This anaglyph, from NASA's Shuttle Radar Topography Mission, is of Salt Lake City, Utah. 3D glasses are necessary to view this image.
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Anaglyph, Salt Lake City, Utah

The 2002 Winter Olympics are hosted by Salt Lake City at several venues within the city, in nearby cities, and within the adjacent Wasatch Mountains. This anaglyph image provides a stereoscopic map view of north central Utah that includes all of these Olympic sites. In the south, next to Utah Lake, Provo hosts the ice hockey competition. In the north, northeast of the Great Salt Lake, Ogden hosts curling and the nearby Snowbasin ski area hosts the downhill events. In between, southeast of the Great Salt Lake, Salt Lake City hosts the Olympic Village and the various skating events. Further east, across the Wasatch Mountains, the Park City ski resort hosts the bobsled, ski jumping, and snowboarding events. The Winter Olympics are always hosted in mountainous terrain. This view shows the dramatic landscape that makes the Salt Lake City region a world-class center for winter sports.

The stereoscopic effect of this anaglyph was created by first draping a Landsat satellite image over a Shuttle Radar Topography Mission digital elevation model and then generating two differing perspectives, one for each eye. When viewed through special glasses, the result is a vertically exaggerated view of Earth's surface in its full three dimensions. Anaglyph glasses cover the left eye with a red filter and cover the right eye with a blue filter.

Landsat has been providing visible and infrared views of the Earth since 1972. SRTM elevation data matches the 30-meter (98-foot) resolution of most Landsat images and will substantially help in analyzing the large and growing Landsat image archive, managed by the U.S. Geological Survey (USGS).

Elevation data used in this image was acquired by the Shuttle Radar Topography Mission (SRTM) aboard the Space Shuttle Endeavour, launched on Feb. 11, 2000. SRTM used the same radar instrument that comprised the Spaceborne Imaging Radar-C/X-Band Synthetic Aperture Radar (SIR-C/X-SAR) that flew twice on the Space Shuttle Endeavour in 1994. SRTM was designed to collect 3-D measurements of the Earth's surface. To collect the 3-D data, engineers added a 60-meter(approximately 200-foot) mast, installed additional C-band and X-band antennas, and improved tracking and navigation devices. The mission is a cooperative project between NASA, the National Imagery and Mapping Agency (NIMA) of the U.S. Department of Defense and the German and Italian space agencies. It is managed by NASA's Jet Propulsion Laboratory, Pasadena, Calif., for NASA's Earth Science Enterprise, Washington, D.C.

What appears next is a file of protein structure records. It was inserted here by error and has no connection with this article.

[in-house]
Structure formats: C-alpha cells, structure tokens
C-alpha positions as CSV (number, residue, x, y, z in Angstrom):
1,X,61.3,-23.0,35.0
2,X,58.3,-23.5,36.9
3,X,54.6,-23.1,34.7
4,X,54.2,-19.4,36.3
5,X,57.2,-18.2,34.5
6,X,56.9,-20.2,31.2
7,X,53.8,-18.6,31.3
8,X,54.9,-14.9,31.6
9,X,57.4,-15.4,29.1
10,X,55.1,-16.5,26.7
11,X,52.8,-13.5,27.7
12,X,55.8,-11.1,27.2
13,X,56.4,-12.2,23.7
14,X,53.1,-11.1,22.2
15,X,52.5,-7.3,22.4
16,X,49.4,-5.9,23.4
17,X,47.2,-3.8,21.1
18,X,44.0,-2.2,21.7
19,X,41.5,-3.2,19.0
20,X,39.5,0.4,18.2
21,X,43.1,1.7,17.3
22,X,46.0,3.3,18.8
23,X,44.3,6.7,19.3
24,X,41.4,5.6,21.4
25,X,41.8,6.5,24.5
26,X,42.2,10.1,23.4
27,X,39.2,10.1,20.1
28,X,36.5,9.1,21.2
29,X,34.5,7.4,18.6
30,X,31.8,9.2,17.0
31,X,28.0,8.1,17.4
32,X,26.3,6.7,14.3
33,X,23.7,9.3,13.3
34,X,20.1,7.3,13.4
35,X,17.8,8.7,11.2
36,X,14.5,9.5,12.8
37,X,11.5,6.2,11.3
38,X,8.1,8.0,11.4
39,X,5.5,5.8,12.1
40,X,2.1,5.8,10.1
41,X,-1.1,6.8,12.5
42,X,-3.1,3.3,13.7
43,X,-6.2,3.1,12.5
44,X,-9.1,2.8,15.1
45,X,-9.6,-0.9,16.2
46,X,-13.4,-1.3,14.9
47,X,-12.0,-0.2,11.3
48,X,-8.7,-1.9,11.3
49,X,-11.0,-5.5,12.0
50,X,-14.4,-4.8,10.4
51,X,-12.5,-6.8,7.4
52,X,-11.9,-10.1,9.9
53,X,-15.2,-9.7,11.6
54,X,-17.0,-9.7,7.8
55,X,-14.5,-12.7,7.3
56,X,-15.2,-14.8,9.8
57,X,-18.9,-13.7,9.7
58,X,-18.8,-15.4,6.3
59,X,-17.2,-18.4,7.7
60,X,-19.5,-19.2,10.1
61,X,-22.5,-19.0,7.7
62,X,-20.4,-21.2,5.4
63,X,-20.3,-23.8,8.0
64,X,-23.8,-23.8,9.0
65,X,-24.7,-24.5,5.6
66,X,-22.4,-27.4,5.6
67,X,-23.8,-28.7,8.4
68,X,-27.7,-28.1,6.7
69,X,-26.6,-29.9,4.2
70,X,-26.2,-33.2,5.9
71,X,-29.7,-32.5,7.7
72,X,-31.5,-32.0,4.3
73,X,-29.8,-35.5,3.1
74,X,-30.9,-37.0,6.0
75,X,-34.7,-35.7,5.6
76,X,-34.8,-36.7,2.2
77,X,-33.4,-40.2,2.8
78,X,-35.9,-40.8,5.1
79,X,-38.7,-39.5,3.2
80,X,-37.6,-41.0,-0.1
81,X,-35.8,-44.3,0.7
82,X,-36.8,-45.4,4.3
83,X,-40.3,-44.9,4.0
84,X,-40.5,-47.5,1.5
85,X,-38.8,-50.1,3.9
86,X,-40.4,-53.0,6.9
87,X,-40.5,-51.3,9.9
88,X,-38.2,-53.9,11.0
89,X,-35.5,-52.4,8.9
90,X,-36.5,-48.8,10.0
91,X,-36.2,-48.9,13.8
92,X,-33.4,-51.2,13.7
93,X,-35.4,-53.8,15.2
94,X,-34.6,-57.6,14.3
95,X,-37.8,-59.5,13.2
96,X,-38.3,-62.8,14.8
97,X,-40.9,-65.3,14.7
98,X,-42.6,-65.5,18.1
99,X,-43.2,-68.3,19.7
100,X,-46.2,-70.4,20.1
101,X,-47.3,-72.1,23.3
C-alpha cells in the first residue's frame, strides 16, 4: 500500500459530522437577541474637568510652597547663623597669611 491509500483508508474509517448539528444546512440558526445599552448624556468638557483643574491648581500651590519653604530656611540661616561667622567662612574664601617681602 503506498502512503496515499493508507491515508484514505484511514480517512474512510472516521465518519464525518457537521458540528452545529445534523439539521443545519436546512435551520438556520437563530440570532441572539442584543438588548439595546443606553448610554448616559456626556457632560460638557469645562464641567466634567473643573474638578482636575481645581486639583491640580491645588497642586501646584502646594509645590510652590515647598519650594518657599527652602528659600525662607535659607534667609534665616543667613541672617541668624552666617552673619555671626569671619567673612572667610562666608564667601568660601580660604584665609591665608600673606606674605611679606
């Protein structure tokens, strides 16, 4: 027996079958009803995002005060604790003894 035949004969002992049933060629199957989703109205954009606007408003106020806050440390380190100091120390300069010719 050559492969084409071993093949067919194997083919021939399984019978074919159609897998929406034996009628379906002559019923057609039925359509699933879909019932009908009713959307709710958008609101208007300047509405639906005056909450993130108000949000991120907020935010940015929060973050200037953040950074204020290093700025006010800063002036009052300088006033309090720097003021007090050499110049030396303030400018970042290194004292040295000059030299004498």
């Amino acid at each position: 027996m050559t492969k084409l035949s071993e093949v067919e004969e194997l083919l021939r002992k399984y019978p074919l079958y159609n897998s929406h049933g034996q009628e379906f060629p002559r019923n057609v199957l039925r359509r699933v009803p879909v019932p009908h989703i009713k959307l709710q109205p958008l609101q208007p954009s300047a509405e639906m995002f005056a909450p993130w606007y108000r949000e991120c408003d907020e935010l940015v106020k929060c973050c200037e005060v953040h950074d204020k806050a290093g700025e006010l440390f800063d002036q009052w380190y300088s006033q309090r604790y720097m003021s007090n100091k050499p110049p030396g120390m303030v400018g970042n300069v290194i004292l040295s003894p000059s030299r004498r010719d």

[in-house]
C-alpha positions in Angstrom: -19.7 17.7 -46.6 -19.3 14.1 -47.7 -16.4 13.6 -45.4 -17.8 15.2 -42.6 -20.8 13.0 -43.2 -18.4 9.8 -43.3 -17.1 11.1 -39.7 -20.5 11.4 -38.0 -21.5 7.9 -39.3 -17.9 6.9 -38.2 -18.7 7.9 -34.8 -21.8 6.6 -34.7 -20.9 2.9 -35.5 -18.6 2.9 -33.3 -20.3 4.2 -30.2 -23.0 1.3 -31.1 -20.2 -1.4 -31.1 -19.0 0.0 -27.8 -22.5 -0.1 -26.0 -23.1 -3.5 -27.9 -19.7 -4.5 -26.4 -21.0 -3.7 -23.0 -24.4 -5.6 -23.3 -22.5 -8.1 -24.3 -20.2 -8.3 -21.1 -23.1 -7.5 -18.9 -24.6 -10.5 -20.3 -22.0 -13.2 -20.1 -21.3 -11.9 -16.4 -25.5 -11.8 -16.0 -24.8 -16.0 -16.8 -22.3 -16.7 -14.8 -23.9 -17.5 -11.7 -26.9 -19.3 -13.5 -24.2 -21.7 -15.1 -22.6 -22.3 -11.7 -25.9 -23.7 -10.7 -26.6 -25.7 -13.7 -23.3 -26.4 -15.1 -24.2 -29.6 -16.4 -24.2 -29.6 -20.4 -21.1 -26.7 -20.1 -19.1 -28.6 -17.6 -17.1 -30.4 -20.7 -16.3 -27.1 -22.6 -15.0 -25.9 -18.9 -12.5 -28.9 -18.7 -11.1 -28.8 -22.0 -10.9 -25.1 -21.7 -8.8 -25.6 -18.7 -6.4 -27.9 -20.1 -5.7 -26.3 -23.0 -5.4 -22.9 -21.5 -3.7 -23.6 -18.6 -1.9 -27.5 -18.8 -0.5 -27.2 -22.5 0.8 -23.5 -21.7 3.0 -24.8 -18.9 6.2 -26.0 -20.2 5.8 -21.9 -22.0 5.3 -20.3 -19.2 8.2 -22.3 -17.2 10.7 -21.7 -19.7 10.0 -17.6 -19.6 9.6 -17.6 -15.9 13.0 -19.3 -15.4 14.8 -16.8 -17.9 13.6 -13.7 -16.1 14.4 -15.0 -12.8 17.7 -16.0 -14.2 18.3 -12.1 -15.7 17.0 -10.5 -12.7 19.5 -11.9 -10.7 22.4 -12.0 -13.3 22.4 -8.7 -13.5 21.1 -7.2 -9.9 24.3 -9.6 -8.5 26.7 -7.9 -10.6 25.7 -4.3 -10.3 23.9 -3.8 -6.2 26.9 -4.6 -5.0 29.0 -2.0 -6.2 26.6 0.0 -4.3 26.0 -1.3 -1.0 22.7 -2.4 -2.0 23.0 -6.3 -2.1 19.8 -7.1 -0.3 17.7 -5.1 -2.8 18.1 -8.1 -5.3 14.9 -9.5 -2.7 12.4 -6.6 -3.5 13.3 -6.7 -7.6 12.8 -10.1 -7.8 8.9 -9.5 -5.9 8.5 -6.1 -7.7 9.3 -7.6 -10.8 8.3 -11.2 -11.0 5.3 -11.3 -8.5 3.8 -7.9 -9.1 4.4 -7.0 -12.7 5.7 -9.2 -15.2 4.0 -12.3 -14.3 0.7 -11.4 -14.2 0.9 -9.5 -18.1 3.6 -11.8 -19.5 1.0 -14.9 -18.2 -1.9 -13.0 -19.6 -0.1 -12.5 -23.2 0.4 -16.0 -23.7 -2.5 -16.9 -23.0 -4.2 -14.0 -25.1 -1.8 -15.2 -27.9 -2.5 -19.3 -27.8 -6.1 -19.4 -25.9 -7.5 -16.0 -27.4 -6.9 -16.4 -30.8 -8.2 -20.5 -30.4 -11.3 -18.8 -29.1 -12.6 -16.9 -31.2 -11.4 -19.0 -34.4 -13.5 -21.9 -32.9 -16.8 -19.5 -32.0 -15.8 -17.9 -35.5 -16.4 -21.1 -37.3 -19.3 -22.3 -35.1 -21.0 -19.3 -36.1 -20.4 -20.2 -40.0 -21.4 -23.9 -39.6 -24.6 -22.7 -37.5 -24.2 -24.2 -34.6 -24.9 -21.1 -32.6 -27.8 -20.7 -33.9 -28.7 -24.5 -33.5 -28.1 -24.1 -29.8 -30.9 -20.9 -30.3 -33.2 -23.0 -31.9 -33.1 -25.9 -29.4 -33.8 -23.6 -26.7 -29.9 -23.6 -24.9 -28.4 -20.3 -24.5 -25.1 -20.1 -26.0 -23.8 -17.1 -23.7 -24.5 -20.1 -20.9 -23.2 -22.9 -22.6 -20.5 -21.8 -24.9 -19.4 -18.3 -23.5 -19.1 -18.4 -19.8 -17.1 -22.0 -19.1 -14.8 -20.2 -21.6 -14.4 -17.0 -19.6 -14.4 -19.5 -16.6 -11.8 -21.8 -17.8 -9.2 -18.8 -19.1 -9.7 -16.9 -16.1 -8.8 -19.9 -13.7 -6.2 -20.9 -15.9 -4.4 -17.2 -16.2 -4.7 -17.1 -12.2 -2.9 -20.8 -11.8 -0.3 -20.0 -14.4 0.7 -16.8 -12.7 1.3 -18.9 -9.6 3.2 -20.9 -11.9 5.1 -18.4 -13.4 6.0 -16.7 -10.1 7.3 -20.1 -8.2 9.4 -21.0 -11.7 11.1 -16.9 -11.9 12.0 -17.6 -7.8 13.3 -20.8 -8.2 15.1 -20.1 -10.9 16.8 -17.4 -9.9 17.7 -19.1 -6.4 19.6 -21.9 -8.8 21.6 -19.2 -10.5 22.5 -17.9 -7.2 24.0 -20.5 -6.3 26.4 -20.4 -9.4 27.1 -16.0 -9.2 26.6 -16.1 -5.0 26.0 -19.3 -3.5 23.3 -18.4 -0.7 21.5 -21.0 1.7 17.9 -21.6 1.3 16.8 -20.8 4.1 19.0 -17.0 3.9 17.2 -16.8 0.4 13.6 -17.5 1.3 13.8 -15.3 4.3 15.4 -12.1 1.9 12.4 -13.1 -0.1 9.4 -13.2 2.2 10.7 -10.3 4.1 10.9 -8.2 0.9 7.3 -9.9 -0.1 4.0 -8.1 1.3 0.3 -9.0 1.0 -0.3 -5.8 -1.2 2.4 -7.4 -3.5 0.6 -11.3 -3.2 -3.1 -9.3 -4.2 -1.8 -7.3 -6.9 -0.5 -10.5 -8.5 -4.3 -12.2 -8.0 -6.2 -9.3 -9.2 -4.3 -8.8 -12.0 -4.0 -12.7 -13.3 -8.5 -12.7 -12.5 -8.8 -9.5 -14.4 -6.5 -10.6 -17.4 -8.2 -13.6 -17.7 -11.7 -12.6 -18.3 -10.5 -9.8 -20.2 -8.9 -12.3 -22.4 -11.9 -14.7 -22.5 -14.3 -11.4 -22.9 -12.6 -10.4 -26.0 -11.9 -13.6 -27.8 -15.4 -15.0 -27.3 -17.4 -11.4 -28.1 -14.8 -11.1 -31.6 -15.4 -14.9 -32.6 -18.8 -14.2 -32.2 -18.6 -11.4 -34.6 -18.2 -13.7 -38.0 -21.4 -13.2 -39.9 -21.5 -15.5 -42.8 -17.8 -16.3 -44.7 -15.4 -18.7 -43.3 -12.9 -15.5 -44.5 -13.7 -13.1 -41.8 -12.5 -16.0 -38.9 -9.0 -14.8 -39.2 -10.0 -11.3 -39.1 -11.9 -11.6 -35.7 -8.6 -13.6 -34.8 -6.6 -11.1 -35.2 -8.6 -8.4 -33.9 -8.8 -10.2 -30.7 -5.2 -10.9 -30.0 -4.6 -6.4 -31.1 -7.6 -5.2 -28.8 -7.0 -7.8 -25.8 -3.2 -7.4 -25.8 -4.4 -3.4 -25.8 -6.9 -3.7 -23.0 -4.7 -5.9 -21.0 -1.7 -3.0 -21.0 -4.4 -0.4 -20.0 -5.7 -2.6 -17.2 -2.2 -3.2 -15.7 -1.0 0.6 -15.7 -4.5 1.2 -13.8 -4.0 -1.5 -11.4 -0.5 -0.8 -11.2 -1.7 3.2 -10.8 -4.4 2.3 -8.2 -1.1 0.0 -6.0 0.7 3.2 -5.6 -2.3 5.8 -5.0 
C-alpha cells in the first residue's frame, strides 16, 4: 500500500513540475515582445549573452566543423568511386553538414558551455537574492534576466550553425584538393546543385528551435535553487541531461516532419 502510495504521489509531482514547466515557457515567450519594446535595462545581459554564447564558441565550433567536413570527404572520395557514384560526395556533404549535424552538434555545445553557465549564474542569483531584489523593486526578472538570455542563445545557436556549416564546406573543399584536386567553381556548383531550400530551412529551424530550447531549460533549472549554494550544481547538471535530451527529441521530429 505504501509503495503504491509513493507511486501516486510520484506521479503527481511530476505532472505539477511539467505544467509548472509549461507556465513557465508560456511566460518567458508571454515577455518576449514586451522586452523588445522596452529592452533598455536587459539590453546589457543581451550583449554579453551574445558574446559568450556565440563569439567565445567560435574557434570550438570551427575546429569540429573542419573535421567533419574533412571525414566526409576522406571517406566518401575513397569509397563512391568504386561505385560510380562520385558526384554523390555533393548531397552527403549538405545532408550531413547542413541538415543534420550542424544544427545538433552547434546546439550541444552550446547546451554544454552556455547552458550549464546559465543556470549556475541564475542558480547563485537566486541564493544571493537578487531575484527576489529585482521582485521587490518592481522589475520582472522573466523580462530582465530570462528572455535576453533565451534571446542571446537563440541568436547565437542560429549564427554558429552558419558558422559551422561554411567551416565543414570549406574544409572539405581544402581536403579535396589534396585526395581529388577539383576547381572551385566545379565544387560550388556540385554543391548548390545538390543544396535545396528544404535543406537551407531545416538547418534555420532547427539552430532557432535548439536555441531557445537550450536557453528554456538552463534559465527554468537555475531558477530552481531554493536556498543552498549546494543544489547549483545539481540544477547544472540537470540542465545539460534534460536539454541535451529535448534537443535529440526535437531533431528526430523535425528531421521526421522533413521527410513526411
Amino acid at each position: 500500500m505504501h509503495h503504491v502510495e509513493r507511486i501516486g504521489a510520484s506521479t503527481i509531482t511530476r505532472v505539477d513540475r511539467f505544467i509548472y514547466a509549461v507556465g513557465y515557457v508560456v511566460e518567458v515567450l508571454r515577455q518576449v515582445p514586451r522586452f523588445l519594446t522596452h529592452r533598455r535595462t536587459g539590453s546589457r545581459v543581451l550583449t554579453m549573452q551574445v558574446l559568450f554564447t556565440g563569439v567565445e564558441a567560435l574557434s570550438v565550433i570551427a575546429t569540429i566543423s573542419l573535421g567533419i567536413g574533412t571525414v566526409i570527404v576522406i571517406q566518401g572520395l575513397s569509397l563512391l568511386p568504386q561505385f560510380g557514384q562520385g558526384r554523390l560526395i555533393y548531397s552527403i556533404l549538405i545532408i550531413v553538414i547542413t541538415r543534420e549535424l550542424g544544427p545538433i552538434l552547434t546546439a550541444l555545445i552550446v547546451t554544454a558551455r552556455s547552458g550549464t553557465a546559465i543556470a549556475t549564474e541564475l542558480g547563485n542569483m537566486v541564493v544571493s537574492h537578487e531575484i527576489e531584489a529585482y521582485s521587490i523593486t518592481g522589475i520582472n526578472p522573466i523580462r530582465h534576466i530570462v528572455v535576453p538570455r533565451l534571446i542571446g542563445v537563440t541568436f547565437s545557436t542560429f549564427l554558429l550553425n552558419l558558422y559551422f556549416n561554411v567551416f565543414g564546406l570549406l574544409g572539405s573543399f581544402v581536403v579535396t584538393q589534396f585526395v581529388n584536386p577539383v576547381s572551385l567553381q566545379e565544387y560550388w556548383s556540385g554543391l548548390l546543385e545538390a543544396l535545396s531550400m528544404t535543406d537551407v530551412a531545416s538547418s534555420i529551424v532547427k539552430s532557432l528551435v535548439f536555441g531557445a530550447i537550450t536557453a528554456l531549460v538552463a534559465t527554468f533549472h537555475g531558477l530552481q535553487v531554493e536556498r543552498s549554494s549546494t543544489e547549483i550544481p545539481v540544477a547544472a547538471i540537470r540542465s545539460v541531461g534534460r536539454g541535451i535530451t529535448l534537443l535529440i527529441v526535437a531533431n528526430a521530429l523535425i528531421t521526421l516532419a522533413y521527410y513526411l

Size: 222 x 93.8 kilometers (138 x 58.2 miles)
Location: 40.0 to 42.0 deg. North lat., 111.25 to 112.25.0 deg. West lon.(exactly)
Orientation: North at top
Image Data: Landsat Bands 3, 2, 1 as panchromatic grey.
Original Data Resolution: SRTM 1 arcsecond (30 meters or 98 feet), Thematic Mapper 30 meters (98 feet)
Date Acquired: February 2000 (SRTM), 1990s (Landsat 5 image mosaic)

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Image details

ID#:
PIA03343

Date added:
2002-02-06

Target:
Earth

Mission:
Landsat, Shuttle Radar Topography Mission (SRTM)

Spacecraft:
Landsat, Space Shuttle

Instruments:
C-Band Interferometric Radar, Thematic Mapper

Size:
925 x 2385 pixels (width x height)

Rating:



Views:
2,970

Full-Res TIFF:
PIA03343.tif (6.16 MB)

Full-Res JPG:
PIA03343.jpg (0.68 MB)

Image credit:
NASA/JPL/NIMA